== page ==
|Paper||Ogden Valley News|
|Rights||In Copyright (InC)|
|Rights Holder||SR Communications DBA, Eden, Utah|
|Publisher||Digitized by J. Willard Marriott Library, University of Utah|
|Paper||Ogden Valley News|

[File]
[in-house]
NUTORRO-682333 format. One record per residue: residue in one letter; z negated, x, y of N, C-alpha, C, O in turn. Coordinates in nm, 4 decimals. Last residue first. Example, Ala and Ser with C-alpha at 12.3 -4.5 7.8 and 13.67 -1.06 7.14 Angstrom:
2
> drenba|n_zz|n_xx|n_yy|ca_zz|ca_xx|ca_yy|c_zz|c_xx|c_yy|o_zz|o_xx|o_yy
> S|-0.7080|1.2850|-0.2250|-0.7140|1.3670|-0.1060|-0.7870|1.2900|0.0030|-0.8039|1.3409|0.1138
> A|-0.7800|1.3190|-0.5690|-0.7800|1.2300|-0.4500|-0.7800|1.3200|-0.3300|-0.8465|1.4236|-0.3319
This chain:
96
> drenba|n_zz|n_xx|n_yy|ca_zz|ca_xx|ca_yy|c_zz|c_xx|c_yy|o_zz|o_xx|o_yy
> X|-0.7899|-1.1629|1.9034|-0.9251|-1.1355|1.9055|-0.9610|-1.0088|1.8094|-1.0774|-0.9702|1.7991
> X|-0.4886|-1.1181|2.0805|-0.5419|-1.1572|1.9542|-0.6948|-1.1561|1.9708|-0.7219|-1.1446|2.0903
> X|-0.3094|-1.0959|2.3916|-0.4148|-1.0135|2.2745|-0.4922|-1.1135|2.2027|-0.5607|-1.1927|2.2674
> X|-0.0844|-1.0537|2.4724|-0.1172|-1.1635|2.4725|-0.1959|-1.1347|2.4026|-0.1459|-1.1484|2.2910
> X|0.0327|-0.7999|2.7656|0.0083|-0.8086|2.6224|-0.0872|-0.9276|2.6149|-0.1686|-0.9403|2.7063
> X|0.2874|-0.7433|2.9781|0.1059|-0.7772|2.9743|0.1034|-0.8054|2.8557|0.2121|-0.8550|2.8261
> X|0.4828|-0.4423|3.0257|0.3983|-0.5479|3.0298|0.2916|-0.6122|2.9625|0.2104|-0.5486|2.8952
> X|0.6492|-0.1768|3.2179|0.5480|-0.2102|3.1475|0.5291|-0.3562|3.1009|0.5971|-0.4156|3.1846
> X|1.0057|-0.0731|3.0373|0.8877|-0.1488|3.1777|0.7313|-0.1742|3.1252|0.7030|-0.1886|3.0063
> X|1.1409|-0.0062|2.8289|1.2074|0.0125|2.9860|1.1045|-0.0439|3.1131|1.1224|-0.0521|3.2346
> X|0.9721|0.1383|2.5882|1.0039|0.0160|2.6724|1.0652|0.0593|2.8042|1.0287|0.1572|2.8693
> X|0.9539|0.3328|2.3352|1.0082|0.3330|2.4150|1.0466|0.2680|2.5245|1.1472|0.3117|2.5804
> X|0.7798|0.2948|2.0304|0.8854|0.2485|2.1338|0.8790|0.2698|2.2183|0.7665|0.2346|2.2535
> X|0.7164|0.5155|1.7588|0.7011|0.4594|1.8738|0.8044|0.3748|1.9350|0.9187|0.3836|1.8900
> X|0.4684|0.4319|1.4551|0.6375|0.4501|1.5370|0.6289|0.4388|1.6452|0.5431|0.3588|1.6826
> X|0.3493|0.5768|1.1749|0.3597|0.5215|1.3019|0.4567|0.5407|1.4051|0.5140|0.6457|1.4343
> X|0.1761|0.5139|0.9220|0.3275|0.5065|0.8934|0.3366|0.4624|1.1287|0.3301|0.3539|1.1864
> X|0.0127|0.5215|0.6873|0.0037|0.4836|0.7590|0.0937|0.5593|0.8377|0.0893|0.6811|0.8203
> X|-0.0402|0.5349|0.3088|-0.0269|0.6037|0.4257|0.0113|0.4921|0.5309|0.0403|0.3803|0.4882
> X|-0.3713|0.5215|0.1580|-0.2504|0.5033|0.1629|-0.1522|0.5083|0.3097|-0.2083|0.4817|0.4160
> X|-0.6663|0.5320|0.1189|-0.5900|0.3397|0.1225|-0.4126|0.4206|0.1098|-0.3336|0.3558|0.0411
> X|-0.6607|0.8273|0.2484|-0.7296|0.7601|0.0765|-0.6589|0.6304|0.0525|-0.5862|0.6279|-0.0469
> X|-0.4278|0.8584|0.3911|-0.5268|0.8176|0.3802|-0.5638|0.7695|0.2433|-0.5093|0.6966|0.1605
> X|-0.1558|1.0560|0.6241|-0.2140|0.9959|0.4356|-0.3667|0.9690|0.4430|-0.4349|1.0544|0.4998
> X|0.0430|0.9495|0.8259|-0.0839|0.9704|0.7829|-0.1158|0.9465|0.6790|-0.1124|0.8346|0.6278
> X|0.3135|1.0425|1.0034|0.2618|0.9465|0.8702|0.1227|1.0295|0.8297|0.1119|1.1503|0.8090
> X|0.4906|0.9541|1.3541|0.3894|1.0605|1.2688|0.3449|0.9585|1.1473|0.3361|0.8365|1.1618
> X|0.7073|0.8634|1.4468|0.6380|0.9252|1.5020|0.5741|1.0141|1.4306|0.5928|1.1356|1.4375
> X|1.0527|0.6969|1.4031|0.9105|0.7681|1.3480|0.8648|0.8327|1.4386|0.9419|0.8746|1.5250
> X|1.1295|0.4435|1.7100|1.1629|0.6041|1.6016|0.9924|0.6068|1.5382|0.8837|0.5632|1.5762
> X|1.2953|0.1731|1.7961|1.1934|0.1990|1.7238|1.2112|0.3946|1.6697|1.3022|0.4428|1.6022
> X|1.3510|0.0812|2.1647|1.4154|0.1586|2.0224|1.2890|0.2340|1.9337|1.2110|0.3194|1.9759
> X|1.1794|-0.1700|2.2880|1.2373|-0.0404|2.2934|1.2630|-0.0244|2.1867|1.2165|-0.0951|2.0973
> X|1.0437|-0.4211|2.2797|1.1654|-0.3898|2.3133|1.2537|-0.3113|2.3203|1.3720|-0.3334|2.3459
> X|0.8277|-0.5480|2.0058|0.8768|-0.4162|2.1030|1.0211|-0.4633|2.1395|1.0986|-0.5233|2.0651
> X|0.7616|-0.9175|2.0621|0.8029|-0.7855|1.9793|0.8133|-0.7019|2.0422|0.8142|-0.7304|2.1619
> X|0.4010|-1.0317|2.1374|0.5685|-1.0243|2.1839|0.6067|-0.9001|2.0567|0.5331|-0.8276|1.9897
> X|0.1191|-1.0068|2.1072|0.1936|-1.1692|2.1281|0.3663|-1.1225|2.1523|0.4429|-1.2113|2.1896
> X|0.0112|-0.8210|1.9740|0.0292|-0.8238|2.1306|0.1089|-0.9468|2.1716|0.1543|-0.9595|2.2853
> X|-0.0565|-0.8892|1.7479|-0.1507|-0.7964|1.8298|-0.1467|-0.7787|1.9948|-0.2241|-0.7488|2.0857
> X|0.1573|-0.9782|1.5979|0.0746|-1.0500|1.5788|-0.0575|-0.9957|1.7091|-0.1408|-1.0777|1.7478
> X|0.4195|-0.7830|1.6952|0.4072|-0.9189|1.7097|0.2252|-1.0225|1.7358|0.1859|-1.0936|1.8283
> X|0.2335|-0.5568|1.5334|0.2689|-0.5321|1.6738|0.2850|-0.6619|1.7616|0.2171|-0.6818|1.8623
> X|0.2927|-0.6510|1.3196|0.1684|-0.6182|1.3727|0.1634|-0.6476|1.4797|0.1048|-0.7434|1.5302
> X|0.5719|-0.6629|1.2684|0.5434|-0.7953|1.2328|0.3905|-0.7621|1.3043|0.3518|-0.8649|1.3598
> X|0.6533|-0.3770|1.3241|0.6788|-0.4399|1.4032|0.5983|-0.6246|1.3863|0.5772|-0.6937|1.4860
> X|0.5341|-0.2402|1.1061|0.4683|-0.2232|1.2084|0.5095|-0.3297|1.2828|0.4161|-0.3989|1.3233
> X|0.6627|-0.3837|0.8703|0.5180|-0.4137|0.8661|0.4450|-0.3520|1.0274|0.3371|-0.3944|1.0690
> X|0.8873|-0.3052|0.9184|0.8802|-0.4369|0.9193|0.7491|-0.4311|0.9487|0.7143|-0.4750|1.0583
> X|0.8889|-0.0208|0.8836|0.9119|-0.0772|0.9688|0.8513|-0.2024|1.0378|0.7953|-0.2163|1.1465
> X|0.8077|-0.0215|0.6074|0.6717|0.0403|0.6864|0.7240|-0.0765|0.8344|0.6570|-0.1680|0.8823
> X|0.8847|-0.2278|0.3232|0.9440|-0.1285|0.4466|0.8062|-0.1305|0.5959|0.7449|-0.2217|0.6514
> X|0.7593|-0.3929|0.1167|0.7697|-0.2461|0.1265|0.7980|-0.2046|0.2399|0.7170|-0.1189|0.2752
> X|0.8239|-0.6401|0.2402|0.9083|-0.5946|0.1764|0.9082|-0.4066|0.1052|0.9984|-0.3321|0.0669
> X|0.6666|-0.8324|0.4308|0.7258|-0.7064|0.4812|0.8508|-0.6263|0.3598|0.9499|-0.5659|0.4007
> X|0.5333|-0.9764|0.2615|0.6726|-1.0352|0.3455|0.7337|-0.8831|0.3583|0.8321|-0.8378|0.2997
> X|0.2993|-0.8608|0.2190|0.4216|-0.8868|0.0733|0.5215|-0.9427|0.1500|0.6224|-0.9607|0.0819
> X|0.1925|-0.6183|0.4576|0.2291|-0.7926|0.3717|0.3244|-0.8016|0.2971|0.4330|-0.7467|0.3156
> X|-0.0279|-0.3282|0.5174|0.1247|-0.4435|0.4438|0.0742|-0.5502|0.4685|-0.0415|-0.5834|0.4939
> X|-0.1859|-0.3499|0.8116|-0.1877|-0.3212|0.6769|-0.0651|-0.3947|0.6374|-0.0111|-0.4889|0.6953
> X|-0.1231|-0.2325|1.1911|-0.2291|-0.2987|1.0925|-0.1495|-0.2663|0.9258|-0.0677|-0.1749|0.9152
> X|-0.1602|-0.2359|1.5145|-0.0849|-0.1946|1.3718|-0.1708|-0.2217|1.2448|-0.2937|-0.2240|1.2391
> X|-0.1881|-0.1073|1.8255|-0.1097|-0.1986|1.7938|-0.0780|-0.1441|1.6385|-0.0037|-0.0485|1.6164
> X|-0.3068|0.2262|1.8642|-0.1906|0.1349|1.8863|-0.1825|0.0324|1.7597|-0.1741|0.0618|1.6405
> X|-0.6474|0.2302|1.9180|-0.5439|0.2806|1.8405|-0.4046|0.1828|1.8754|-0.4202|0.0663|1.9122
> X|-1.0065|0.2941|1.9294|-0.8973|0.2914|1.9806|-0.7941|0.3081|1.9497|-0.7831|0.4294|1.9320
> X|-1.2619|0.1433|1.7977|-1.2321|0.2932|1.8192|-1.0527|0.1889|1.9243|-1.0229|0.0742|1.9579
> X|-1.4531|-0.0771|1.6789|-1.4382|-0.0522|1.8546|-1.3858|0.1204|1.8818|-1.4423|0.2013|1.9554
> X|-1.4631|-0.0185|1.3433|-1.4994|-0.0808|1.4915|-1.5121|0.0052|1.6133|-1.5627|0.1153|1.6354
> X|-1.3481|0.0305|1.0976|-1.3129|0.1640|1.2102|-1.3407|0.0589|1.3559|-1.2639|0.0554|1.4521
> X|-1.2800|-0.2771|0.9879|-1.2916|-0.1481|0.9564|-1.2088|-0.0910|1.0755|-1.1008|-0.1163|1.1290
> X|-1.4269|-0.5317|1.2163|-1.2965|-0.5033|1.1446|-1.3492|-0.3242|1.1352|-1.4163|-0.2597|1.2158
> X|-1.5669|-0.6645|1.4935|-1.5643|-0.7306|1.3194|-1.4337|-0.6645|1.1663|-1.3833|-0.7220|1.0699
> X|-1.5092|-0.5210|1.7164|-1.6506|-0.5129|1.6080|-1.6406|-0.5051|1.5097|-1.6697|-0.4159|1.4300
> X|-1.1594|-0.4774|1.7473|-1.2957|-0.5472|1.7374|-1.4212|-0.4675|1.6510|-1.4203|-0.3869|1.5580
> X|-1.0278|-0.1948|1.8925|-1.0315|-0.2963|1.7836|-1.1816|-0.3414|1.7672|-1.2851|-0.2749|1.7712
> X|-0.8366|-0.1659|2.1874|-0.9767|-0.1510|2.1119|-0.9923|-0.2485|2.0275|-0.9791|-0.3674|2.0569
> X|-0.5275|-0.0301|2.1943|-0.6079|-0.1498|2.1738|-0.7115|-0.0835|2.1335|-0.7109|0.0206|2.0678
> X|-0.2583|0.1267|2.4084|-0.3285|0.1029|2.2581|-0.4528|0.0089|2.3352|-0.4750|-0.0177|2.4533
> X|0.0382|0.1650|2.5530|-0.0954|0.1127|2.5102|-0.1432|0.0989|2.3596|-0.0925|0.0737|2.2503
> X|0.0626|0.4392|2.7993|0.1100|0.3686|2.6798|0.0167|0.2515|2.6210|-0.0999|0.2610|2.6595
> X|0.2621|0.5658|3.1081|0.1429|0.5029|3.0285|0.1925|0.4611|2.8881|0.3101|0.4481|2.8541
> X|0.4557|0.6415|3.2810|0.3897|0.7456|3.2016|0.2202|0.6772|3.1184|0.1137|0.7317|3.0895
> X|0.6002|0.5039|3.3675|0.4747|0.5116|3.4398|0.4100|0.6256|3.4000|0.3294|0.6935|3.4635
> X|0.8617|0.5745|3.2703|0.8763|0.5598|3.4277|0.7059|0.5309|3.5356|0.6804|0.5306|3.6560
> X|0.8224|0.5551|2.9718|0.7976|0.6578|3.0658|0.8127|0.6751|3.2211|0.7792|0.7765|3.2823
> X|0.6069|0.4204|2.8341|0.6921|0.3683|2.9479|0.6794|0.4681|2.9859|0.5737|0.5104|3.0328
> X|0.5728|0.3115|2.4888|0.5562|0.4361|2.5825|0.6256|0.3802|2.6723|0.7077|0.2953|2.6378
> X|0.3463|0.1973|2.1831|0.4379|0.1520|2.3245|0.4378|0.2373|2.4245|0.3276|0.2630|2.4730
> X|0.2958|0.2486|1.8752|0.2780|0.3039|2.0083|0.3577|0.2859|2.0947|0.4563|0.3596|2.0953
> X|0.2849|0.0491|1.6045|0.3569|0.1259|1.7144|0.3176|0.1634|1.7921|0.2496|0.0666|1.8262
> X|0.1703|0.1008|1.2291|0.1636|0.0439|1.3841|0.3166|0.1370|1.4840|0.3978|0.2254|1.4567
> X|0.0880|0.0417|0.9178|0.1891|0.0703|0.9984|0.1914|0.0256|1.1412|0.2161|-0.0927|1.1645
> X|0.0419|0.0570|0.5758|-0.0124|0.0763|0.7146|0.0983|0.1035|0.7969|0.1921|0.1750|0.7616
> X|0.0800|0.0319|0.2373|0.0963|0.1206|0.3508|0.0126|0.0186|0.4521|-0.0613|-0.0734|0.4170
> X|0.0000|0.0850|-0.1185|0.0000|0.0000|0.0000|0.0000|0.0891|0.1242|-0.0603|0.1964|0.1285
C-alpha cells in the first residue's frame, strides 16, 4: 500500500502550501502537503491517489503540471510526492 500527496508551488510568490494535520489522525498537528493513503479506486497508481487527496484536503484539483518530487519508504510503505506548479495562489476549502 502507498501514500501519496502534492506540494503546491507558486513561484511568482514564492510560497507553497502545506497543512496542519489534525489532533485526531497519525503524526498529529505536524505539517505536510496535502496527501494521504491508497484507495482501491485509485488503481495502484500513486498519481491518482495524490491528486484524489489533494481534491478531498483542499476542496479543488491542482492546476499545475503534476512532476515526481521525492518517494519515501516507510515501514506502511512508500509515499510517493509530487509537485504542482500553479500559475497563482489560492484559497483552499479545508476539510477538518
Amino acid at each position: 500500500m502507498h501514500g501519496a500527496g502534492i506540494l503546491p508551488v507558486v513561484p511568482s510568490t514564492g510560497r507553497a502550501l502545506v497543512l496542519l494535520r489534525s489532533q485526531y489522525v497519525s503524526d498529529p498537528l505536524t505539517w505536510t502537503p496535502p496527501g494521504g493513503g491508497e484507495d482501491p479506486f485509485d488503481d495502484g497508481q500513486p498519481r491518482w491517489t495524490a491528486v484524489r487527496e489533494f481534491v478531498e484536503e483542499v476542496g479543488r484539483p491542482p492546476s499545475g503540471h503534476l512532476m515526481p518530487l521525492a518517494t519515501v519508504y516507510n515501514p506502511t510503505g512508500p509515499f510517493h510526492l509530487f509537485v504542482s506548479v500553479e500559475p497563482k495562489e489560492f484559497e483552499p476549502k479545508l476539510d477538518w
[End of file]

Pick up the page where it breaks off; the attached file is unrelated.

Page 20 The Ogden Valley News Volume I, Issue IX June 1999 FOREST (cont.) from page 19 · Day Lodge and Base Facilities: Work is expected to be initiated on the new day lodge, maintenance facilities, and completion of the lower parking lot. Forest Service resource specialists and administrators will be on-sight monitoring the construction activities, and ensuring that adequate mitigation measures are implemented to protect water quality, sensitive wildlife habitat, sensitive plant species, soils, and scenic quality. Due to construction activities at Snowbasin Ski Area and the new Connector Road, access restrictions to the Lower Parking Lot, Maples Campground, and the Upper Parking Lot will again be in place this summer. The Forest Service is very concerned with the safety of our Forest users. Efforts will be made to minimize closure areas. The closures will include portions of the lower parking lot, access road to Maples Campground, and portions of the Upper parking lot and State Highway 226. The Maples Campground will remain closed to overnight use and vehicular traffic. The Wheeler Creek Trail and Art Nord Trailhead will continue to be open and will provide day-use hike, ride, or bike access to Maples Campground. The portion of the Great Western Trail from the Upper Parking Lot over the top to Beus Trailhead will remain open. However, due to heavy construction traffic on all mountain access roads and trails, visitors are asked to use extreme caution. The closures may need to be modified based on construction timing and location. Those exempted from the closure are persons with a contract or permit, any authorized Federal, State or local officers, or firefighters in performance of official duty, and individuals authorized and accompanied by a Forest service official. Work on the Snowbasin Land Exchange continues. Negotiations on offered lands package and appraisals are on going. Projected completion date is this summer/fall. User Ethics The National Forests are public lands in joint ownership of all citizens. In order to protect these lands for the use and enjoyment of all users, we ask that Forest visitors adhere to the principles of Leave No Trace and Tread Lightly. Please become familiar with local laws, regulations, and restrictions. Obtain Forest Visitor Maps and local Travel Maps. Maps can be obtained at the Forest Service Visitor Information Office at Union Station. We all have a responsibility to protect the environment Leave No Trace Land Ethic The Leave No Trace ethic is one of coexistence with our natural environment and nurturing the land. Many recognize that remaining wildlands are fragile and finite and a continuing decline in their quality will bring about a decline in the quality of human life. As the word ethic implies, it is not a set of rules. It’s a way of thinking, an attitude. Here are some tips you can use to assure your outdoor experience is safe for you and the environment: Planning and Packing • To reduce the amount of trash, plan your menus and consolidate your food in reusable containers or plastic bags. • Use lightweight equipment that blends with the environment. • Select less popular areas or confine your use to areas that have been previously impacted. On the Trail • Stay on designated trails; don’t cut switchbacks and do not create new trails. • Travel with small groups. • Tell friends where you plan to be, • Be courteous; yield to others. Share the trail. The Picnic/Campsite • Choose a hidden campsite 200 feet or more off the trails, lakes and streams. • Picnic along side the trail and stay 200 feet from lakes and streams. • Do not ditch around tents or cut live vegetation. • Do all washing away from water sources. Sanitation • Use restroom facilities, where available. • Dig cat holes 200 feet or more from campsites, trails, streams, and roads. • Pack-out or bury all toilet paper. Campfires • Use provided fire rings or BBQ grates in developed areas. • Use a lightweight stove rather than building a fire in undeveloped areas. • Check on local fire restrictions (no fires around Pineview Reservoir and no fires along the Ogden Front, within ½ mile of Ogden City limits). • Use existing fire circles; burn only small sticks and logs to assure complete combustion. • Naturalize fire rings (remove and spread rocks and charred wood). Horses • Stay off of soft, wet trails readily rutted (particularly in the spring). • Keep stock 200 feet or more from lakeshores and streams. • Use only certified weed free hay or pellets. • Scatter manure and remove excess feed before leaving. • Clean up manure at the Trailheads. • Use hitchlines with tree straps, electric corrals, hobbles, and pickets to secure stock. Do not tie to trees for more than 1 hour. Preparing to Leave • If you packed it in, please pack it out! • Use garbage cans/dumpsters, where provided. • Never bury garbage; animals will only dig it up. • Remove unburned garbage from your fire; foil and glass will not burn or deteriorate. Pack it home. • Leave your campsite/picnic site as clean or cleaner than you found it. Tread Lightly Unauthorized off-highway vehicle use (OHV), including dirt bikes, four wheelers, and four wheel drive vehicles, continues to be a law enforcement and resource protection challenge on the Ogden Ranger District. Illegal users create noise pollution, strip vegetation from hillsides, increase erosion, and harass wildlife and domestic livestock. Gates, signs, fences, and private property are vandalized and aesthetic value of these areas is reduced. Unfortunately, the resource abuses and illegal activities of a few irresponsible users can result in greater restrictions for all users. We ask that all Forest visitors act responsibly and adhere to the principles of Tread Lightly. • Obtain a Travel Map from the Forest Service. Know where you are, learn the rules, and follow them. • Stay on designated routes (roads and trails). Off road/trail use by OHVs - four wheelers, dirt bikes, and four wheel drives are strictly prohibited on the Ogden Ranger District. • Avoid running over young trees, shrubs, and grasses — damaging or killing them. • Stay off of soft, wet roads and trails readily torn up by vehicles (particularly in the spring and during hunting season). Repairing the damage is expensive. • Resist the urge to pioneer a new road or trail, or to cut across a switchback. Do not cut trees to open up a new trail or road. • Stay off of meadows, steep hillsides, streambanks and lakeshores. • Obey gate closures and regulatory signing signs. Vandalism costs tax dollars. • Get permission to travel across private land. Respect landowner rights. • Utah State law and federal Highway Safety Act prohibits operation of unlicensed non-street legal vehicles and unlicensed operators on public and National Forest roads, unless the road is shown to be open for such use. Carefully regard signing and Forest travel Map. • Stay out of designated Wilderness. They are closed to all motorized vehicles and mechanical transport (bikes). Know where the boundaries are. This summer the Ogden Ranger District will be rehabilitating and restoring the hillsides and meadows along the Avon – Liberty Road (Public Grove area). This area receives significant resource damage each year from unauthorized and illegal off road OHV use. Spring sources have been damaged, water quality has been degraded, property has been damaged, and livestock and wildlife have been harassed. Fences will be constructed to further restrict OHV use and protect the revegetation efforts. Further restrictions to OHV use may be implemented. We ask all users to respect the closures and rehabilitation efforts.